• Will you follow up on my health after the end of the study?

  • Will you tell me the results of the study?

  • Whom do I contact if I have more questions?


Patients’ experience of both taking part in a clinical trial and involvement in trial design

Patient 1 reports:

“My first personal experience of clinical research was when I was diagnosed with bladder cancer more than ten years ago. I underwent surgery and it was then explained by my specialist nurse that a course of treatment stretching over the following three years would be needed, involving some 24 visits to the clinic. Added to this was a mention of a research project which was looking at the effectiveness of additional medication in the form of specific vitamin and mineral supplements, and would I like to take part. Being recently retired and no longer under time pressures, I agreed and was given an information sheet about the work.

A meeting was arranged with the research nurse who took me through the background to the study and that the trial involved taking either the medication or a visual placebo which neither I nor she would know which I received. I signed the consent form and was given a diary in which to record the taking of the medication and a prescription for the first set of medication and sent me off to the hospital pharmacy. This was not a good start since it involved more than an hour wait to receive it! I also quickly found that the daily diary rapidly became a chore, since it consisted of box-ticking for taking the medication and experience or absence of a range of symptoms, which were almost invariably absent. However, at the next hospital visit, I was told that the diary couldn’t be changed, but on the positive side, I would receive further medication directly from the research nurse. Some further discussion enabled aligning future appointments with those for my mainstream treatment, hence saving extra journeys into the hospital. My participation continued for over twelve months, but then I received a phone call from the nurse to tell me that the trial was being halted early and I should stop taking the medication. Rather to my surprise, I heard nothing more.

This may sound like a somewhat negative experience, but it provided some fruitful learning for when I became a patient representative on a team designing a CRS treatment research project. I was fully involved in designing the trial to give the best patient experience, including its organisation, information leaflets, diaries and communication plan, and that too provided some further learning. For instance, by chance I underwent one of the procedures involved in the trial at the time the patient diary for it was being finalised, so was able to test it first hand and provide user feedback. Clearly, any opportunity to “road test” documentation and diaries on actual patients during planning for a trial should be explored and implemented. Another learn- ing experience was in the compilation of the patient information leaflets. These followed standard templates required by the sponsoring research centre, which, from my experience of standardisation in an industry I fully supported. However, the need for some degree of flexibility to accommodate different types of trial and minimise repetition and irrelevant information was clearly needed in order to produce the most concise and digestible document. All learning which can feed into and improve the next trial.”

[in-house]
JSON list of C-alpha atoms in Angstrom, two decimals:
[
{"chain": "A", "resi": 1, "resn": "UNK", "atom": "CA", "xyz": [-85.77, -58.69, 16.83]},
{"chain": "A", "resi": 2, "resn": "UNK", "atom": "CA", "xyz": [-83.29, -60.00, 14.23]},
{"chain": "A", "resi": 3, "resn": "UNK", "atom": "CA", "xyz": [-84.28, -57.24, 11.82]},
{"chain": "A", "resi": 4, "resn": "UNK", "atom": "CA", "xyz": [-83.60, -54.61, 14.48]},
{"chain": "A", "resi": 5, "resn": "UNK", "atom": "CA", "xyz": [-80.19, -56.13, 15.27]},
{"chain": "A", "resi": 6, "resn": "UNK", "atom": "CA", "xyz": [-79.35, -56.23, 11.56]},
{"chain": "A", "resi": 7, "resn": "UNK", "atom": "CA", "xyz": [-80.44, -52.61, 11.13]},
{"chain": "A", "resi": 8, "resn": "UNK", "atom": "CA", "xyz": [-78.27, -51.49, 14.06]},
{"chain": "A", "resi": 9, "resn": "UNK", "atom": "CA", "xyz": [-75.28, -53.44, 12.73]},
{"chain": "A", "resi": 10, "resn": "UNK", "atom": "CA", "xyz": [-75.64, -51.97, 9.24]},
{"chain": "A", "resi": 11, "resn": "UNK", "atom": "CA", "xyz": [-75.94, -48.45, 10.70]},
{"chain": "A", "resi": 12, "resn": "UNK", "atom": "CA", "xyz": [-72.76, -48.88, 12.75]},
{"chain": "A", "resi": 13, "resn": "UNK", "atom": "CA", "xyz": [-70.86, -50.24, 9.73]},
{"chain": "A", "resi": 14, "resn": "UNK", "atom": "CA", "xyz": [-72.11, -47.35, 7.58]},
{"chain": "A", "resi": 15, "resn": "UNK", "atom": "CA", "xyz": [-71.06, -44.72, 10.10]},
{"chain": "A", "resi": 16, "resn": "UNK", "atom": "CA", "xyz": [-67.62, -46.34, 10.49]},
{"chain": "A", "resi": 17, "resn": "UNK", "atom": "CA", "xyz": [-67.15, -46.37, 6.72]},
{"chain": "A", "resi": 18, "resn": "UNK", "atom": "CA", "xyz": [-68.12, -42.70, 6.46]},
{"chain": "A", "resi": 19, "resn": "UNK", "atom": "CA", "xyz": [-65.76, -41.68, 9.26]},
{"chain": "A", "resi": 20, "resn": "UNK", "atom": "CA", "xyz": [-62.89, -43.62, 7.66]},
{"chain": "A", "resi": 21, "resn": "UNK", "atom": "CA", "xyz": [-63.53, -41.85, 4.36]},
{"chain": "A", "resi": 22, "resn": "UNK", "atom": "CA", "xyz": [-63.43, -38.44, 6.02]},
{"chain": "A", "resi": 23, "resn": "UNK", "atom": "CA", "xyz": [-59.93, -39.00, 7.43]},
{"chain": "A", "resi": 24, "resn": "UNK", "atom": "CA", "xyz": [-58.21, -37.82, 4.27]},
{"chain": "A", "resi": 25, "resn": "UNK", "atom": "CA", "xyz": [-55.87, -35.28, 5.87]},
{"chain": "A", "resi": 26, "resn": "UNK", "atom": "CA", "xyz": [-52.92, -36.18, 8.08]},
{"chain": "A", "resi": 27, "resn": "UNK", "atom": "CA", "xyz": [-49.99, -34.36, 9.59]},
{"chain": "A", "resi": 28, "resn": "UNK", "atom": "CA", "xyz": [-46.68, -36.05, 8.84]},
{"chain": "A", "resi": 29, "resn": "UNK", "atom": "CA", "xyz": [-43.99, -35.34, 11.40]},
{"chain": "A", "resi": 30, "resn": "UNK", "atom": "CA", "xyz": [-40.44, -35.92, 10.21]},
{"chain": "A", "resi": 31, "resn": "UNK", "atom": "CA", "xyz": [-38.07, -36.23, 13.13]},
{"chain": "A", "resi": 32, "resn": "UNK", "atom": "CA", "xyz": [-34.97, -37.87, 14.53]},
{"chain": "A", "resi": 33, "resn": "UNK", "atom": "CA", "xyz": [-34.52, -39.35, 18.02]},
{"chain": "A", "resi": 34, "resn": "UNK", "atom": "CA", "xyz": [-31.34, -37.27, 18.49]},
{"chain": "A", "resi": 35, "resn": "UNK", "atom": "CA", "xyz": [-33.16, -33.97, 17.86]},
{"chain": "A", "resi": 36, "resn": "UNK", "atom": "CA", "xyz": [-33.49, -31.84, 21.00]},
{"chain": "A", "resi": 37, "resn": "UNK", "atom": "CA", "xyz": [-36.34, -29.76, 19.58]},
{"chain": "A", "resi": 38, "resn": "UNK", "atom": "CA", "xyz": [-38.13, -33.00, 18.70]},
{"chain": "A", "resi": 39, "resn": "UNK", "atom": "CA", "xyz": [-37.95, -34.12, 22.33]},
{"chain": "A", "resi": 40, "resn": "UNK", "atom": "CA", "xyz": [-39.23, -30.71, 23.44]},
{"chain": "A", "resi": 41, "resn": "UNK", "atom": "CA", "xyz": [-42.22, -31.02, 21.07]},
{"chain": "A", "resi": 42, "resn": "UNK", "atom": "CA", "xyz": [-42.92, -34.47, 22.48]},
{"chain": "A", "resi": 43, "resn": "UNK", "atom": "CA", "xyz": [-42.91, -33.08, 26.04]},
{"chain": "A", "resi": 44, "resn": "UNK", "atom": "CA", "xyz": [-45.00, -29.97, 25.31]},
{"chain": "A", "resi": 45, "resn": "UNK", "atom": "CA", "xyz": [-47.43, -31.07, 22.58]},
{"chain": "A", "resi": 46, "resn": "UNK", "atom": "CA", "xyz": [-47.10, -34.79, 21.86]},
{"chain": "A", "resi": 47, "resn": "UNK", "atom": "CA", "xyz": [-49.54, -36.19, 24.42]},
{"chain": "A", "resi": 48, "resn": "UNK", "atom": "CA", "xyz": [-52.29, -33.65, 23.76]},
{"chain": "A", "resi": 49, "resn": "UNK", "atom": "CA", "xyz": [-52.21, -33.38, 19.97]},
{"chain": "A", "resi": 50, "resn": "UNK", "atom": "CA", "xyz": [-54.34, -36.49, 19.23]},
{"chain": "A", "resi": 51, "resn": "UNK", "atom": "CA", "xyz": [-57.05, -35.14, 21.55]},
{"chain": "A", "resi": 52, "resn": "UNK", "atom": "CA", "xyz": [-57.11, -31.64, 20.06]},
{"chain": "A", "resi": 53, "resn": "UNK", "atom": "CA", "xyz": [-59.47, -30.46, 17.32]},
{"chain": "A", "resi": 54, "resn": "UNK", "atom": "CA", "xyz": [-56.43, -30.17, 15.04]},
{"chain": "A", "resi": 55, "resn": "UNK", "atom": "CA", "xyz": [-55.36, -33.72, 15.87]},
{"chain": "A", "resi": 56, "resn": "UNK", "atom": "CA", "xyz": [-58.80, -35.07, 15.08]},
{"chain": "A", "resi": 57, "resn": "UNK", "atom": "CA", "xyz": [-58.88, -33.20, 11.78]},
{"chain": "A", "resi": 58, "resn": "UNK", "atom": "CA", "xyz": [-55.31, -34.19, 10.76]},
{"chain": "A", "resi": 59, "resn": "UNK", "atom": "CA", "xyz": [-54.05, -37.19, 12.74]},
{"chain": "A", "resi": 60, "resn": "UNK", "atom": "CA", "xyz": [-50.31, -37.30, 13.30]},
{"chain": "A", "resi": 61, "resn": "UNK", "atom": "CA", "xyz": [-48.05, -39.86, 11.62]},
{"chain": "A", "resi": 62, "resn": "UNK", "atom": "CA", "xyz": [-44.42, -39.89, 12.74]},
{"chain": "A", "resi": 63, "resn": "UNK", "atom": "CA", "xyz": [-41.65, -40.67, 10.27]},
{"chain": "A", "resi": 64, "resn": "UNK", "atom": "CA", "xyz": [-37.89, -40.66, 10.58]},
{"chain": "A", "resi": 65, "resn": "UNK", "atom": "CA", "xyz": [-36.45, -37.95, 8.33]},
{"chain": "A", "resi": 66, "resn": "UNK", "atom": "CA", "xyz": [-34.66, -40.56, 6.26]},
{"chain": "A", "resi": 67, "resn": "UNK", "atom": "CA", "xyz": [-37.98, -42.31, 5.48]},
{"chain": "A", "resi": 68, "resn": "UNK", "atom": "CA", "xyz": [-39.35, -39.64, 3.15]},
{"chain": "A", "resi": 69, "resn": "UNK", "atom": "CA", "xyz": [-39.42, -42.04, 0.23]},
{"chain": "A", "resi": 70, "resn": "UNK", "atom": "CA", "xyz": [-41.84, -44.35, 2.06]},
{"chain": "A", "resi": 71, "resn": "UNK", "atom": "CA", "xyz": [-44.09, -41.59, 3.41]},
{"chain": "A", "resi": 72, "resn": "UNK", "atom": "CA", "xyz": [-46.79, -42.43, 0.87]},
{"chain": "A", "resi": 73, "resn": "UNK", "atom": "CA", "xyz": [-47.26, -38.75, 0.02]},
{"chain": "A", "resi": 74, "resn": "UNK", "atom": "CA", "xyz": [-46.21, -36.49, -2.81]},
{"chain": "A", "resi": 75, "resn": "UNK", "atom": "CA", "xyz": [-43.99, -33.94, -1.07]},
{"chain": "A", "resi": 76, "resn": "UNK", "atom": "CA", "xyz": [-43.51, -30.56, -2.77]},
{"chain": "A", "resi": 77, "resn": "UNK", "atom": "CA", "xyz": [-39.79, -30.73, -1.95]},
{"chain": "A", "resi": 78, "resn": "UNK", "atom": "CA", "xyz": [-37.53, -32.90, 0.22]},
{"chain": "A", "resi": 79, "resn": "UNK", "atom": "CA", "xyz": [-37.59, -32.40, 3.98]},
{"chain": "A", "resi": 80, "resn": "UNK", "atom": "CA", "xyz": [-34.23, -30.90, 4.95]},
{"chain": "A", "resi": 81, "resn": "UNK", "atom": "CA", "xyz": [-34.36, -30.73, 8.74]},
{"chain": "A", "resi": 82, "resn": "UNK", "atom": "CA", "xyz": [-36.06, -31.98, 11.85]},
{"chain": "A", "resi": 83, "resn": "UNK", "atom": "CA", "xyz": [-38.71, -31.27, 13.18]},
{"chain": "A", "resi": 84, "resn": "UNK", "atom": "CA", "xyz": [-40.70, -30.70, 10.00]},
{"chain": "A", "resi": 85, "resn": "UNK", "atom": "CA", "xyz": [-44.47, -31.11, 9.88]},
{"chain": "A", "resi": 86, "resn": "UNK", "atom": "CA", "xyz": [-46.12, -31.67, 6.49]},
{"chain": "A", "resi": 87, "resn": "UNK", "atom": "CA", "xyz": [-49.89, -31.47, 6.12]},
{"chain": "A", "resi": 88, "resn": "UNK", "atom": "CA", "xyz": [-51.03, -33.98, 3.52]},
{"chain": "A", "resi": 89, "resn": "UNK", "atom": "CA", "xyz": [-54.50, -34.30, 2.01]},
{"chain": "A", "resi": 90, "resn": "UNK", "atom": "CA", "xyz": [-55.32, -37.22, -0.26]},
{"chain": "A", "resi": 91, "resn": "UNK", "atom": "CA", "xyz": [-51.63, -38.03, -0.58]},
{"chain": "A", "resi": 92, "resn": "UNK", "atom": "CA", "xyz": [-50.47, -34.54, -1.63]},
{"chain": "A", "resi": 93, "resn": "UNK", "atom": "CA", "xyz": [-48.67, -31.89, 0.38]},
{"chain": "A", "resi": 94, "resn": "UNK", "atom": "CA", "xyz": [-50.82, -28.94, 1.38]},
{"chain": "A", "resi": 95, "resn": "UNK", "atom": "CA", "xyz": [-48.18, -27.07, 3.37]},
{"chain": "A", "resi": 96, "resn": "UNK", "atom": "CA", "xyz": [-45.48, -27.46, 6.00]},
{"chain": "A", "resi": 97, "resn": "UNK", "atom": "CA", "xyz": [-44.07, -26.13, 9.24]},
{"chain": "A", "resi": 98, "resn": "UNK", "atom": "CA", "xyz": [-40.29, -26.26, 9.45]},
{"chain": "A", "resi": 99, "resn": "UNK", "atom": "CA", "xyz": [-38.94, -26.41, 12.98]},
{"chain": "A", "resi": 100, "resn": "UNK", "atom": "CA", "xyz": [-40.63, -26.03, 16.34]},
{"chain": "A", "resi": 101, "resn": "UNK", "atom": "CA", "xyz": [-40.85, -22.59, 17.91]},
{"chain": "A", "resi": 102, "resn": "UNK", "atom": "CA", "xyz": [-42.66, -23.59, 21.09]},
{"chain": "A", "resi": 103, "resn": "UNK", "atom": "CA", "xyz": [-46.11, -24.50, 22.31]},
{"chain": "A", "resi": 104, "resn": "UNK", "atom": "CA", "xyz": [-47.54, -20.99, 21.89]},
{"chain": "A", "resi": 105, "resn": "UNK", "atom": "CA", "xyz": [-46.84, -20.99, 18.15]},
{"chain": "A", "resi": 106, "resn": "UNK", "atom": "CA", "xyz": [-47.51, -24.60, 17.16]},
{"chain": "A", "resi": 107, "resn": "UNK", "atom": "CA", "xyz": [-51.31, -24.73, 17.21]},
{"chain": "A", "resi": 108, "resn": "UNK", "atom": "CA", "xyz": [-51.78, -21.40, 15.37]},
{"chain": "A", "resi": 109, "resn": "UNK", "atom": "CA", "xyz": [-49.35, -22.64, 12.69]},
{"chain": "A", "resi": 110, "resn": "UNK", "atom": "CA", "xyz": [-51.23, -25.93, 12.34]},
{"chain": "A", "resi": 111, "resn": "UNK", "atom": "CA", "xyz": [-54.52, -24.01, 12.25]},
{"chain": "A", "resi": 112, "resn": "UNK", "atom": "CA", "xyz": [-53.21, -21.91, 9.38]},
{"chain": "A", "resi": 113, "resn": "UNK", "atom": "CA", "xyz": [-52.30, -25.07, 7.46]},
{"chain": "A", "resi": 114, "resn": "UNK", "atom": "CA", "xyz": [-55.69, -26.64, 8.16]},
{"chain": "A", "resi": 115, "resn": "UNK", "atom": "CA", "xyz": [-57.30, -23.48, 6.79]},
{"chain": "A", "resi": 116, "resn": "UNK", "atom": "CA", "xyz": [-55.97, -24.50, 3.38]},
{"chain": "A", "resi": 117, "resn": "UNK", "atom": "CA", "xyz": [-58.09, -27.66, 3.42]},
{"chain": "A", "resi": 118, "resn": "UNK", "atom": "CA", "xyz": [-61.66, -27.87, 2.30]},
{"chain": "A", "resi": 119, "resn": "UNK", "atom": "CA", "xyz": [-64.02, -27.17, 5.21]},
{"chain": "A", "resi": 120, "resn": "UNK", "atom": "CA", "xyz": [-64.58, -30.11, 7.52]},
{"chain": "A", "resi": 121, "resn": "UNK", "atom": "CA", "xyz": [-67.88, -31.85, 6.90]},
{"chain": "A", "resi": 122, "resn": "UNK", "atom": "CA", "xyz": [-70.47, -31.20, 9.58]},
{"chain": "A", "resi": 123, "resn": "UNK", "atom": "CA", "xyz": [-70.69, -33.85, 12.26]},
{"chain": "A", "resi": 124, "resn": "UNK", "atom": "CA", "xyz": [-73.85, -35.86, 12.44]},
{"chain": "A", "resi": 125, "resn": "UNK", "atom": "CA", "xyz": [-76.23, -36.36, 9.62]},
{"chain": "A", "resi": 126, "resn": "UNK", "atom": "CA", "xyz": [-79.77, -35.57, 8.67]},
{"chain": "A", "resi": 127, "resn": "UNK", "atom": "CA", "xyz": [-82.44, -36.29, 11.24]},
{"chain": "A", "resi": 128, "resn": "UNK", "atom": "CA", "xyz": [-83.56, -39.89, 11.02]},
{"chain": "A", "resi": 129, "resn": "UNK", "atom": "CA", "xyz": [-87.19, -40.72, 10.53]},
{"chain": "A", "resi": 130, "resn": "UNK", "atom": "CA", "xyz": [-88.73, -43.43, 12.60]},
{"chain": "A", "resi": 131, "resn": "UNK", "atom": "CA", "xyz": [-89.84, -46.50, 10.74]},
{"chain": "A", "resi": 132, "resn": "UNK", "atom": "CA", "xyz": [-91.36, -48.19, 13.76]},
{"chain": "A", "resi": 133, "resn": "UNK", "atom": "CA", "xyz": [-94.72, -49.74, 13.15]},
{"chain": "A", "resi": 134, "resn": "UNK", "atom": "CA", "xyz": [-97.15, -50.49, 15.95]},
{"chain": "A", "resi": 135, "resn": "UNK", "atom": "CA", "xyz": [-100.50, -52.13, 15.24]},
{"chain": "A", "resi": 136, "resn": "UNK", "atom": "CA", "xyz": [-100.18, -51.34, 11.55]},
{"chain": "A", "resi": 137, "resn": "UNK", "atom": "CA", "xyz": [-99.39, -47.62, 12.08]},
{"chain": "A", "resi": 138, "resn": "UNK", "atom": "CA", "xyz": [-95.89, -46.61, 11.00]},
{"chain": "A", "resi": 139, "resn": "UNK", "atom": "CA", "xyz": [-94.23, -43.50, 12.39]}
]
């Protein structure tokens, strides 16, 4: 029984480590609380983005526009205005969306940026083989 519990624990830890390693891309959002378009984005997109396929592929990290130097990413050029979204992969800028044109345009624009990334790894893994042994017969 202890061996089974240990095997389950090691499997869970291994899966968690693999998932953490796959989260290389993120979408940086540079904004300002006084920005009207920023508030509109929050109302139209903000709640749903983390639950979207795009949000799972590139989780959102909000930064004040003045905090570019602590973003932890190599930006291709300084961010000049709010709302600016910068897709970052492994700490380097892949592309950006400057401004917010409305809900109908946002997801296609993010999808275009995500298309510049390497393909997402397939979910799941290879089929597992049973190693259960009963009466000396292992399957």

It’s clear that this patient’s first experience of taking part in a trial, over 10 years ago was not a very positive experience. The involvement of patients in trial design now helps to ensure that trial visits are kept to a minimum, and that completing diaries and other questionnaires is made as simple as possible – usually with options to reply by text, by email or using paper diaries, as everyone is different. Sometimes trials allow access to new treatments, but rarely, as in this case, trials are stopped ahead of schedule if it becomes clear that the treatment either works very well or doesn't work at all. Nowadays, patients will be kept informed at all stages of the trial if there are any changes and will be sent a report after the study has finished if they would like to know the findings. The participant below has had a much more positive experience and we certainly hope that this is now what can be expected by anyone taking part in the research.

Please remember that the decision as to whether you wish to take part is yours and it will not affect your care if you choose not to or change your mind at any point. However, it can be rewarding and is an essential step to developing better treatments that you might benefit from in the future.


Patient 2 reports:

I was asked to take part in a clinical trial in 2017. I was very apprehensive at first as I had very little knowledge of clinical trials. From start to finish I felt very supported by my consultant and the research nurse, who was at the end of the phone whenever I had any queries and was very attentive throughout the whole clinical trial.

I was given an information pack that clearly outlined when I would be required to take the injection, what dates I’d be seen in the clinic for tests etc and what the plan was for the whole duration of the clinical trial.


A slight disadvantage is not knowing whether you are receiving the drug or the placebo. However, through undertaking clinical trials you do your bit for science and improve the chances of having access to a drug that will help you and others in the future. I had an excellent experience overall and would highly support and encourage others to take part in clinical trials.